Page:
Stratton’s Stand: How far will UConn WBB go this March? 

Illustration by Kaitlyn Tran/The Daily Campus

It may feel early to be talking about March, but if you look at the calendar, it’ll tell you that the second day of the Big East tournament is just 39 short days away. At this point, the UConn women’s basketball team is one of the more confusing teams in the country.  

They boast a 17-2 record going into Monday’s DePaul game that was not taken into account at the time this article was written. Looking at the team holistically, they have a legitimate argument for a No. 1, but injuries make it cloudy. They lost Paige Bueckers and Ice Brady before the season even started, leaving coach Geno Auriemma with just 10 players on day one – already pretty thin.  

Caroline Ducharme missed only one game due to a neck injury, but she didn’t look like herself again until getting a few games under her belt. When you top it off with the fact that neither Ines Bettencourt nor Amari DeBerry were truly ready to play this year, you’re down to seven players plus a recovering Ducharme. They played two of their first three games against top-10 opponents Texas and NC State, winning both comfortably.  

The biggest contributor was Azzi Fudd, who scored 64 points across the two outings. Fudd played out of her mind in her three full games against top-10 teams, averaging over 29 points. Others stepped up, but Fudd was the alpha, looking like an early favorite to take home national player of the year honors. Consistent with the Huskies’ luck as of late, Fudd injured her knee early in the loss to No. 7 Notre Dame and was out for a month. She came back for a game and a half and reaggravated it, now out indefinitely–a massive blow to the Huskies ahead of a tough stretch.  

During that span, Ducharme and Patterson each faced minor injuries too, missing chunks of time. The three players that have really stepped up amid all the absences are Aaliyah Edwards, Lou Lopez-Sénéchal and Dorka Juhász, although there are more. They have been keeping things afloat with their heroic efforts.  

Edwards has looked phenomenal this year. She had a promising freshman campaign and a letdown of a sophomore season, but she has really been big. One of two Huskies to not miss a game, Edwards averages 17 points, nine boards and three assists, growing her game. She’s now a capable shooter from 15 to 20 feet out, which has really opened things up for her. The defense can’t afford to leave her open from that range, so she’s able to either shoot if they’re giving her room or blow past them if they’re not. Edwards’ energy has been astronomically higher this year on the glass and it shows.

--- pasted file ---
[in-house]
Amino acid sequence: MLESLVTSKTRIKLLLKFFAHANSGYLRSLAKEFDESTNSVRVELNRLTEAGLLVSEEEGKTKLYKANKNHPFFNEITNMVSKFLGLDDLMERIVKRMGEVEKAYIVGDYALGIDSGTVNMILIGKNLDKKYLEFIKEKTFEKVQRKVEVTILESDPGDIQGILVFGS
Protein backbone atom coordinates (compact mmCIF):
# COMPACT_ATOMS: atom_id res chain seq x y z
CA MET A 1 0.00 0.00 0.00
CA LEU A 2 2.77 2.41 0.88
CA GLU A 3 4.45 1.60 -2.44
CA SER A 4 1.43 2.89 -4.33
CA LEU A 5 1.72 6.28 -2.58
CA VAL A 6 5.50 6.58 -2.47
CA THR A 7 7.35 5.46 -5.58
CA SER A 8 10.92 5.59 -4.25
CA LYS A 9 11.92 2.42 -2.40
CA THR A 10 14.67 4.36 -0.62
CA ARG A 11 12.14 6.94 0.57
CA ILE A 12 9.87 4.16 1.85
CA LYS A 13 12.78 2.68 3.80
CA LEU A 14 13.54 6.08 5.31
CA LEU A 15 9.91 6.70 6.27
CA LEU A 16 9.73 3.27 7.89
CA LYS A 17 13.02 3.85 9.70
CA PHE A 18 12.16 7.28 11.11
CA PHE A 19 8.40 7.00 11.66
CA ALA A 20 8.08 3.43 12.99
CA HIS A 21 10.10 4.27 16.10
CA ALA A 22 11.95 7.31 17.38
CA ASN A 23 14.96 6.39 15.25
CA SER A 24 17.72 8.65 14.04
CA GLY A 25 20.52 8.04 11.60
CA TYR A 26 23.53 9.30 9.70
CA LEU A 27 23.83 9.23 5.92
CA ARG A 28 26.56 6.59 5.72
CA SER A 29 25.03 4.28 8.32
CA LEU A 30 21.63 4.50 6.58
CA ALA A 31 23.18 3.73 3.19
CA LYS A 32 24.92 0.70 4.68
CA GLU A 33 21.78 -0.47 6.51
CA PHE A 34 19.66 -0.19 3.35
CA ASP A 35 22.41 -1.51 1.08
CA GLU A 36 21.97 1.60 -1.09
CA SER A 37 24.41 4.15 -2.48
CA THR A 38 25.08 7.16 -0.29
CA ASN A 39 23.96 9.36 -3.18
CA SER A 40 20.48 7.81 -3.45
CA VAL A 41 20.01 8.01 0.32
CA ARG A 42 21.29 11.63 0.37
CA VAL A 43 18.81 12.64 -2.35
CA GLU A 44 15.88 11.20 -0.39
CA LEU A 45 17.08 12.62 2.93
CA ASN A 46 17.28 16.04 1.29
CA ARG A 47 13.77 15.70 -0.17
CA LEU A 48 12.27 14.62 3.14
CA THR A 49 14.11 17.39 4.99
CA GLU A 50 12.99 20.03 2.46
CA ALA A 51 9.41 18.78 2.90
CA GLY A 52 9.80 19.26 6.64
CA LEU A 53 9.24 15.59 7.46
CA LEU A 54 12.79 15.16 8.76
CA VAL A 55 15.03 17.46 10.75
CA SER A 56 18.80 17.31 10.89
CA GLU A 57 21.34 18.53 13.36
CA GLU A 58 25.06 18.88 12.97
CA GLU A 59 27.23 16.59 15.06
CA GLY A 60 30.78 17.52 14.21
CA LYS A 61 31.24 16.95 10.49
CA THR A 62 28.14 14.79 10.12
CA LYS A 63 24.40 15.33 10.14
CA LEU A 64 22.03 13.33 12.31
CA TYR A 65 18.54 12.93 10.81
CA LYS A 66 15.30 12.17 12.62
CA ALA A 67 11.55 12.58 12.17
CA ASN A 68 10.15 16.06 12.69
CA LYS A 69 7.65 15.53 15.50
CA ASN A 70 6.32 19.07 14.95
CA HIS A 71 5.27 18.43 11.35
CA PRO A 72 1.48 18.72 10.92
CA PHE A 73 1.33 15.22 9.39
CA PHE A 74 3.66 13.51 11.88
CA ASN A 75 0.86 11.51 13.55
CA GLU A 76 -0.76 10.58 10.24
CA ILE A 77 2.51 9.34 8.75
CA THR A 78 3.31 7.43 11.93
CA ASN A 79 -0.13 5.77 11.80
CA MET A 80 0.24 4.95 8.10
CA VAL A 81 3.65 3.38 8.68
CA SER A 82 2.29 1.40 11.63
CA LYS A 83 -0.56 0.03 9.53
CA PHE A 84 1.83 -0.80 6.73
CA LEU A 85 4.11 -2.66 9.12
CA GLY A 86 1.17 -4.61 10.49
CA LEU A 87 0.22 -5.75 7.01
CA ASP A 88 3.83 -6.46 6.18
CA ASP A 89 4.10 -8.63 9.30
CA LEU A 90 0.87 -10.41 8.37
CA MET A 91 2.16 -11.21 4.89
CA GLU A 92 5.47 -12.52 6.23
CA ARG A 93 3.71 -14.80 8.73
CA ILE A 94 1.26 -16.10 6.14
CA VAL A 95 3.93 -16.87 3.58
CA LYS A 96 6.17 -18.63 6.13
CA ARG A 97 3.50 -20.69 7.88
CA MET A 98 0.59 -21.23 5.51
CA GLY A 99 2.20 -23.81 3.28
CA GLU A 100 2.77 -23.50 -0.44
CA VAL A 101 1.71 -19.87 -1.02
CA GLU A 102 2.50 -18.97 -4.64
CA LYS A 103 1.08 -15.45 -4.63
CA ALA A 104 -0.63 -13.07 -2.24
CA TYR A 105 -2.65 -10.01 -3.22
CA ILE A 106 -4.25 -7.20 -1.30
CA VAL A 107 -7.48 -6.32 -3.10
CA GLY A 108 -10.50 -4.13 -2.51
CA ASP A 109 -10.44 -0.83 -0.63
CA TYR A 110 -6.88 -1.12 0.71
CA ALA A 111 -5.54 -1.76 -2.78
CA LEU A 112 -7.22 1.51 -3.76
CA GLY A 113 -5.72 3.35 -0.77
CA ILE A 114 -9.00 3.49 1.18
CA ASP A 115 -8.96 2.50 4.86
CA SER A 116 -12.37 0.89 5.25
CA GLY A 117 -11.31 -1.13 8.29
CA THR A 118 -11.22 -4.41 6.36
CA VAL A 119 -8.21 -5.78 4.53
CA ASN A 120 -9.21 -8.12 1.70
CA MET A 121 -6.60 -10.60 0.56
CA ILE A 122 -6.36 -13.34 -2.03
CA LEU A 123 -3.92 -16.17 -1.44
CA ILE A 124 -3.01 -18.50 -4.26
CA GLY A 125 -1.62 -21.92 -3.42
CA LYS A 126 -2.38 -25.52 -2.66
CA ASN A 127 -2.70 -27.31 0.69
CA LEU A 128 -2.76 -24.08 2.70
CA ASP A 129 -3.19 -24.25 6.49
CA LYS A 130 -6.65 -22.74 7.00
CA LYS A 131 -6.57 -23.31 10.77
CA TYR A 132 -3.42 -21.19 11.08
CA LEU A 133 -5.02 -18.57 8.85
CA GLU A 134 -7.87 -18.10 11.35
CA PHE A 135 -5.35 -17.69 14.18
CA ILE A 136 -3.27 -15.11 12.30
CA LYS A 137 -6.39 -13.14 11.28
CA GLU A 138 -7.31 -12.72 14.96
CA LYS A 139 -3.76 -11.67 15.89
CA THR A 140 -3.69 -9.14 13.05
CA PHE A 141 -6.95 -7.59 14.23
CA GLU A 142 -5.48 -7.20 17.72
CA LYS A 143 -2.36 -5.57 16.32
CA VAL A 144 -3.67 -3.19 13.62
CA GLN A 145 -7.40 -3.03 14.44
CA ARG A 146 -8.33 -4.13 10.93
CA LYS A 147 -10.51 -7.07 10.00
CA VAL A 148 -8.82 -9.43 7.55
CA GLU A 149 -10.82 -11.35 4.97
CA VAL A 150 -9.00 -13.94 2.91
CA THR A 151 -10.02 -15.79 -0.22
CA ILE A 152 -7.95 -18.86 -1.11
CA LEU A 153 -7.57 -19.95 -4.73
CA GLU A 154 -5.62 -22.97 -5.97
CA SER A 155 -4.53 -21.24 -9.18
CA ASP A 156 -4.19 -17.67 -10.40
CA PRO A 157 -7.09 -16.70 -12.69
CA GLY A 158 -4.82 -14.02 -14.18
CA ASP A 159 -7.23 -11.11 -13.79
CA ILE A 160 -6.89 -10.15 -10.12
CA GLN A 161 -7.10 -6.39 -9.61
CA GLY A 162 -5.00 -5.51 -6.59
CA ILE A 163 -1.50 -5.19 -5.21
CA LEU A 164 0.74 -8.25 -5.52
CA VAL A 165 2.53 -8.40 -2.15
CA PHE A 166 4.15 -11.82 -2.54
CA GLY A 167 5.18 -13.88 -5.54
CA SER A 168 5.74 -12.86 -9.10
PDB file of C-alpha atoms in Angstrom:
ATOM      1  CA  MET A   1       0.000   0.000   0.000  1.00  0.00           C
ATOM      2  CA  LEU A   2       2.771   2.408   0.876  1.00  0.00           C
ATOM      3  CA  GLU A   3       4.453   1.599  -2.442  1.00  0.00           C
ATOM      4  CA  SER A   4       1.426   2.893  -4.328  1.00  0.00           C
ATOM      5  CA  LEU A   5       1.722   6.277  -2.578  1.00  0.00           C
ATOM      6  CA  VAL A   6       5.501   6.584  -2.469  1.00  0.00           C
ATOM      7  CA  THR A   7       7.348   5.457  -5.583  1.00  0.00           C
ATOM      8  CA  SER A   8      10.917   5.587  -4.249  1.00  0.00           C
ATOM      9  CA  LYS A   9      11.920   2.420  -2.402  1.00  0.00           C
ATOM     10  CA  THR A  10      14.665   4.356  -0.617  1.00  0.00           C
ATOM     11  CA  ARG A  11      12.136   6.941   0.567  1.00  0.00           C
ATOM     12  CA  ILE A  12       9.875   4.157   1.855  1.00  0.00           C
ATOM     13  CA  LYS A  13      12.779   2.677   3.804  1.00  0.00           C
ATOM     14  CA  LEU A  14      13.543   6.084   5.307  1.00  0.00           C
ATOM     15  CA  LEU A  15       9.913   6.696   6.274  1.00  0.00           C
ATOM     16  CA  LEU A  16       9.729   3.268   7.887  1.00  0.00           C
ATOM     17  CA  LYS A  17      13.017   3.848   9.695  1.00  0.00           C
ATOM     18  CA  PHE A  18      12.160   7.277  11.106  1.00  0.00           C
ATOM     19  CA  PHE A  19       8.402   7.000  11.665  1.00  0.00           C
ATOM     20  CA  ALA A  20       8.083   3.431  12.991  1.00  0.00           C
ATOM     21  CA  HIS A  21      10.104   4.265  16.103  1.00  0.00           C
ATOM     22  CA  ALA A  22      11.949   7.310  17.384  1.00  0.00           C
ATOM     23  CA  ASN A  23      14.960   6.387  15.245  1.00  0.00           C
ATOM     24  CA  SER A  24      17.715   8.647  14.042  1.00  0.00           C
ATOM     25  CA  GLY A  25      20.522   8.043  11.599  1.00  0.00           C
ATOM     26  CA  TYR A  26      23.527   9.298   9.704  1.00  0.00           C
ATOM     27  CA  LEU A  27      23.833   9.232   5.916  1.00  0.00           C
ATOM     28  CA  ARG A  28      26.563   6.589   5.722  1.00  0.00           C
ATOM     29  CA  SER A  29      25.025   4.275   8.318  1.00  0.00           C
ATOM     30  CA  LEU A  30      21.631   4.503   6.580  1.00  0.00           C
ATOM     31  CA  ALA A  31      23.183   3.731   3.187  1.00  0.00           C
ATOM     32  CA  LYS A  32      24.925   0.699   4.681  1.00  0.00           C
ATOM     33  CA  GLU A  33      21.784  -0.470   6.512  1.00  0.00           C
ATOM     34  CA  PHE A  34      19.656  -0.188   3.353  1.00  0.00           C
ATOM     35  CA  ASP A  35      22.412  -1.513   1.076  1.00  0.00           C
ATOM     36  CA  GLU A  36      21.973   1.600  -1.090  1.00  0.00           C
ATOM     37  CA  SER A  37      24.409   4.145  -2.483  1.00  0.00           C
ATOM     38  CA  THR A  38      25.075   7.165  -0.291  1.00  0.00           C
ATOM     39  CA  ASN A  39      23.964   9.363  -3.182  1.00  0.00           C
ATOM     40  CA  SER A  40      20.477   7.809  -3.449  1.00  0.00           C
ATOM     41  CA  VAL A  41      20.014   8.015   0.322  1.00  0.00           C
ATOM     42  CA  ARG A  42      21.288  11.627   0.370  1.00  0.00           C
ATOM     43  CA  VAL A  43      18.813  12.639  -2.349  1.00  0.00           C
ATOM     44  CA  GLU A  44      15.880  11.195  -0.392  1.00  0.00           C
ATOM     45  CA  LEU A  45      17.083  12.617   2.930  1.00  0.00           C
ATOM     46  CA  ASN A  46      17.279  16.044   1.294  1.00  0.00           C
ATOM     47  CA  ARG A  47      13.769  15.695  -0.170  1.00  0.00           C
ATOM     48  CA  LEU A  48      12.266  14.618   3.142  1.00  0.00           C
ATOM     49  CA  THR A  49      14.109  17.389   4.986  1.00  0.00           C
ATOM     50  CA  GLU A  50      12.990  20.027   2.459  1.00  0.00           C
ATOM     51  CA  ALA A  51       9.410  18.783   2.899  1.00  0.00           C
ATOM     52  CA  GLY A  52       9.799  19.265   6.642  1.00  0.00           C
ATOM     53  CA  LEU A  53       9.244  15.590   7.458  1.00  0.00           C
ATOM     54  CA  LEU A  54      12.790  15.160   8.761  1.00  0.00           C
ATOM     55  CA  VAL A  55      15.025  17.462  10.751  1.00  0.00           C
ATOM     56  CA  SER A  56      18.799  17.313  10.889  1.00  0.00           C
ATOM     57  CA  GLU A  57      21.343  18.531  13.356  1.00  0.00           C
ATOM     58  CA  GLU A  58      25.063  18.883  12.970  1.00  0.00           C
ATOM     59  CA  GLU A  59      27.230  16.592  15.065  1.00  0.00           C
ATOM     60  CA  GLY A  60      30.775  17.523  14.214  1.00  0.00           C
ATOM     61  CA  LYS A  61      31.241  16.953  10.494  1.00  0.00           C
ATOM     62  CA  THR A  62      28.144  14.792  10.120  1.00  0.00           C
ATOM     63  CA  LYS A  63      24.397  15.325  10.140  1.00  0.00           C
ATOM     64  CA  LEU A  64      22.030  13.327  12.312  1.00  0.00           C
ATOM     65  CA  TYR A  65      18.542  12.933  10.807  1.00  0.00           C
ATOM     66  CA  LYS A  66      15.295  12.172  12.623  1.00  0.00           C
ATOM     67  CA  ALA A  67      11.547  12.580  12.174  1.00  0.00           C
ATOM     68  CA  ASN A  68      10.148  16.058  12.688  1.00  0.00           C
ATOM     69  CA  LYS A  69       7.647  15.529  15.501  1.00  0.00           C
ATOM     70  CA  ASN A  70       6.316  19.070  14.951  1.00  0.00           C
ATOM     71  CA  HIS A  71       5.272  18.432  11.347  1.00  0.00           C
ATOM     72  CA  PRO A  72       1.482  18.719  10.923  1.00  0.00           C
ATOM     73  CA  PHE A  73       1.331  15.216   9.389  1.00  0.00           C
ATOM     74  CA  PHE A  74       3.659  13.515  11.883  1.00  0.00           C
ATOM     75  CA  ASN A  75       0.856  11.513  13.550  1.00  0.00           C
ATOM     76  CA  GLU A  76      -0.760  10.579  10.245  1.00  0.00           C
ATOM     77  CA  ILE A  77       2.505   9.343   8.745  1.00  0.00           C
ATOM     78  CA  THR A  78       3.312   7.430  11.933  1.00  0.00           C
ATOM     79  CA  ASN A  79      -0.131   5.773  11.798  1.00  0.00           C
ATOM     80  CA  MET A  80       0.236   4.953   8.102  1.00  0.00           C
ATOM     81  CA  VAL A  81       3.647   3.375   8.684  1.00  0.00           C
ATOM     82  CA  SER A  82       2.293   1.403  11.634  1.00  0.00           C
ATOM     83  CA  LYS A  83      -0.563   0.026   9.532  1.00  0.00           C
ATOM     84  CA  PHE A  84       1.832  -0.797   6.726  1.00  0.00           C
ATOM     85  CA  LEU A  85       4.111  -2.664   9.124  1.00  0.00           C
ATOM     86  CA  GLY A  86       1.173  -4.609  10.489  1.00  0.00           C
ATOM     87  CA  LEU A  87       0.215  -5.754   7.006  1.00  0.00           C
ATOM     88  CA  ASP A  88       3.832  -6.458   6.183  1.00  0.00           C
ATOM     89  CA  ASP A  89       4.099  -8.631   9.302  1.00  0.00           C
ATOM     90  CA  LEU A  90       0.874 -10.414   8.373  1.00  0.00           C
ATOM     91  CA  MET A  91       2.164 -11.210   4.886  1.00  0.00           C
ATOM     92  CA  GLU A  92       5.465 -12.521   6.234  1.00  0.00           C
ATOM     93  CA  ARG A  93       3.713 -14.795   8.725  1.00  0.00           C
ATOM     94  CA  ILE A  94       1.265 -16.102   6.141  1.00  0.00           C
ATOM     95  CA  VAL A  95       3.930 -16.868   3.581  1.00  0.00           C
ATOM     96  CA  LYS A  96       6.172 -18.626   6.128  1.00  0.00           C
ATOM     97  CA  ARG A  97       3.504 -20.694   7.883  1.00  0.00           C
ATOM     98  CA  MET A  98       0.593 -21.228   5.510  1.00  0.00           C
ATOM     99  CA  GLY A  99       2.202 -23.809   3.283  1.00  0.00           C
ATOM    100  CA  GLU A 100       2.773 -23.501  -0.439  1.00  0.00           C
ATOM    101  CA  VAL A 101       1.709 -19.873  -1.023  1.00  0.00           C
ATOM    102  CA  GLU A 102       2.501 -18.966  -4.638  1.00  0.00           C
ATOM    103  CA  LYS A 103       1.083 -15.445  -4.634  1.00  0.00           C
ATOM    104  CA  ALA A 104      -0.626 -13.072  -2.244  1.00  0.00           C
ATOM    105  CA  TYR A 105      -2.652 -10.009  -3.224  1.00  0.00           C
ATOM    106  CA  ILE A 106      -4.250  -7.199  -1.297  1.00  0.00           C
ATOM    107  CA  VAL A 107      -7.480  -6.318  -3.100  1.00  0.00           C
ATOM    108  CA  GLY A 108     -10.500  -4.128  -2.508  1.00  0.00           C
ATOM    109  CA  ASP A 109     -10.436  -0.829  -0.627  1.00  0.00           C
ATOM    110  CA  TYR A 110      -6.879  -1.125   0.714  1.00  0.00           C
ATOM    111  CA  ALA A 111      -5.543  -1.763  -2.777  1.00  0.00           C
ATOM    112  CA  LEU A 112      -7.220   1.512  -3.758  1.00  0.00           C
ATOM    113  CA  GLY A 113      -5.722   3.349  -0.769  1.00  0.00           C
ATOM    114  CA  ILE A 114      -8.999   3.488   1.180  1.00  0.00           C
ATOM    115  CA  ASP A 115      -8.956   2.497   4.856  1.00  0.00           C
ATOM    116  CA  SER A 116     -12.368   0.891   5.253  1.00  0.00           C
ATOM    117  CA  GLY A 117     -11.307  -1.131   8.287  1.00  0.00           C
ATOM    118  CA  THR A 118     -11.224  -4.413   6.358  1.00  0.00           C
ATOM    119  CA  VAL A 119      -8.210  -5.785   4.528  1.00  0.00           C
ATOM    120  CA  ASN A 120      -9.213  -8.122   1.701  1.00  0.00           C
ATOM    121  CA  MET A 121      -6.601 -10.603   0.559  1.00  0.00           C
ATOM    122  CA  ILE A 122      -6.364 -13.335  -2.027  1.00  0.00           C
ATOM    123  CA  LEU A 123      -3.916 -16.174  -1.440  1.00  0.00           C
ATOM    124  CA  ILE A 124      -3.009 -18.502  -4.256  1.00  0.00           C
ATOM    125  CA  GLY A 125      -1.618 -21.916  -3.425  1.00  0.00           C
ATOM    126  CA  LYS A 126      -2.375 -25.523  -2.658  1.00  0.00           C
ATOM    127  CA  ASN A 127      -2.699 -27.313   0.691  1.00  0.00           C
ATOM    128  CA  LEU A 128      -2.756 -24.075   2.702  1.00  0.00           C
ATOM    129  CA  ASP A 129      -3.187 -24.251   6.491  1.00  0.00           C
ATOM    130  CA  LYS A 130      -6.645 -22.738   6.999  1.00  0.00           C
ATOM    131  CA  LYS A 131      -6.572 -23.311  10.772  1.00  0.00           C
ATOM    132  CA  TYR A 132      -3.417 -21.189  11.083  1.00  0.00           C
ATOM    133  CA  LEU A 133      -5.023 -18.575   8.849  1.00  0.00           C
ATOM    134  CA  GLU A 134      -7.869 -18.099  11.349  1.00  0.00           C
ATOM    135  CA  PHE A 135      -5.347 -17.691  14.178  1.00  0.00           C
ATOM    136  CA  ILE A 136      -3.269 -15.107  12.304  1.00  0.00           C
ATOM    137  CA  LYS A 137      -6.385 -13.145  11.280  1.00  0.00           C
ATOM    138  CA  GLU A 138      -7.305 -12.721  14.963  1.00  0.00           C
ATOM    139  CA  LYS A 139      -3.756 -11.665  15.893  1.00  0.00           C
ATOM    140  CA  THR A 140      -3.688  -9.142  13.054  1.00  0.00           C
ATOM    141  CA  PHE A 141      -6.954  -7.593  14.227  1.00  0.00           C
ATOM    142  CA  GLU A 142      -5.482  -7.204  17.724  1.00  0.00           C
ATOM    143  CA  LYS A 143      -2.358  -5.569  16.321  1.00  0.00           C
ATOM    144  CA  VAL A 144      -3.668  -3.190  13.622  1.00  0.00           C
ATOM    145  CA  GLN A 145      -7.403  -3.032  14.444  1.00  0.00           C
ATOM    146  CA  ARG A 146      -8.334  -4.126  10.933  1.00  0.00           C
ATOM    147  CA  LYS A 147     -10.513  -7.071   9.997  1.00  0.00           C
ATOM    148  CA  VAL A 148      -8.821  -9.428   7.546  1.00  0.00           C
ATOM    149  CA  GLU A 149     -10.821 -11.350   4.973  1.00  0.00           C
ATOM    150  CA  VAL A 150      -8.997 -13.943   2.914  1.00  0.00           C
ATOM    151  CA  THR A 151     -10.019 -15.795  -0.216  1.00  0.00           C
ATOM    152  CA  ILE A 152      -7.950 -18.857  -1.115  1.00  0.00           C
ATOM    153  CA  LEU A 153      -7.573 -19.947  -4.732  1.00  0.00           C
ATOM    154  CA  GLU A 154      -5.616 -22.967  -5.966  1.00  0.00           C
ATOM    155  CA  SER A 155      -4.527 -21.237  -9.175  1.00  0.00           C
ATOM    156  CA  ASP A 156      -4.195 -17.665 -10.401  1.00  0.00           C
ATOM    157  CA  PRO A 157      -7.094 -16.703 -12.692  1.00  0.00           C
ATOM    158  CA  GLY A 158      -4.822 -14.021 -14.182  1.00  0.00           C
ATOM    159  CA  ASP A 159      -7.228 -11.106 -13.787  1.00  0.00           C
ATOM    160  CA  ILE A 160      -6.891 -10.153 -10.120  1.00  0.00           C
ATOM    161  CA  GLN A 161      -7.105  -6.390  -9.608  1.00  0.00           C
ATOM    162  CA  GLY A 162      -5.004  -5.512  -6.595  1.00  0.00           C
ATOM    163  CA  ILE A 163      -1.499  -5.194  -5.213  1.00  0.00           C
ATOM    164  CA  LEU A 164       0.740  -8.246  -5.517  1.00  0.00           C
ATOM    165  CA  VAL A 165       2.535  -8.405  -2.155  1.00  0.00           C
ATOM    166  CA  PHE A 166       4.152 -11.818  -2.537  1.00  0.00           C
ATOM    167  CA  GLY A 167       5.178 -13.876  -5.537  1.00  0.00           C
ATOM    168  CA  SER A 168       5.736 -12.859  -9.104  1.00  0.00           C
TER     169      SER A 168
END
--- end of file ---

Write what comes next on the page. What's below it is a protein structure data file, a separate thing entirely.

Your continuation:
The other player to not miss a game is Lopez-Sénéchal, who serves as a wonderful replacement guard with Bueckers and Fudd out. She shined last year at Fairfield and continues to do so in Storrs, scoring 17 points a game on 49% shooting from deep. Lopez-Sénéchal has been able to make the right plays and hit shots when UConn needs her to, also developing as a slasher. Not many would have expected her to have this significant of a role this year, but injuries and her stellar play have earned it for her. 

Juhász broke her thumb two games into the season, forcing her to sit for a month–a span of time that saw the Huskies lose their only two games. In the 12 games she has been active for, the Hungarian forward averages 14 points and a team-best 11 boards to go along with four assists and 1.5 blocks. She makes an impact in all facets of the game and can make defenses pay for not guarding her on the perimeter.  

It’s tough to say where the Huskies would be without these three, but Aubrey Griffin and Nika Mühl have also had greatly improved seasons. Looking at things from an NCAA tournament perspective, you end up with a similar issue as last year when Paige Bueckers was injured, but back for March.  

The team has played much of the year with just seven available players, but will likely have closer to nine or 10 when all is said and done. If we assume that Patterson and Ducharme are able to return to form shortly, that puts the team at nine. If–and this is a big if–Fudd is able to return before March and look anywhere near as good as she’s been when she’s been healthy, then they’re at 10.  

With this lineup back, the Huskies would have an incredible luxury. They’d have their true No. 1 option in Fudd on the floor right along with Edwards, Lopez-Sénéchal and Juhász, who have all taken turns being the top player. With Fudd still a ways away from being back, the other three have chances to get even better in five games against top-30 competition, including one against No. 1 South Carolina and a pair versus No. 22 Villanova.  

With all of this coming together, the ceiling feels like it would be as high as any other team not named South Carolina. No. 2 Ohio State and No. 3 LSU are both undefeated, but there are cracks in both teams. There’s no reason the Huskies shouldn’t be able to get to the Elite Eight with everyone back (excluding Bueckers and Brady) and the Final Four is potentially attainable too. It’s hard to see them winning the title, but making it? Absolutely within reason.  

If Fudd doesn’t return, the final four streak of 14 could very well come to an end. The pieces are there with the starting lineup, but if they end up as a No. 2 seed and play a rough No. 1, an off shooting night wouldn’t leave any room for error. With the NCAA getting more crowded talent-wise, things aren’t getting any easier, even when Fudd is there. 

The team is excellent when they’re healthy and they may outperform the Huskies team that beat three top-10 teams in their first five games earlier this year. It’s hard to assess this early, but we should know more about Connecticut as the pieces start coming back together and the calendar rolls over to March.  

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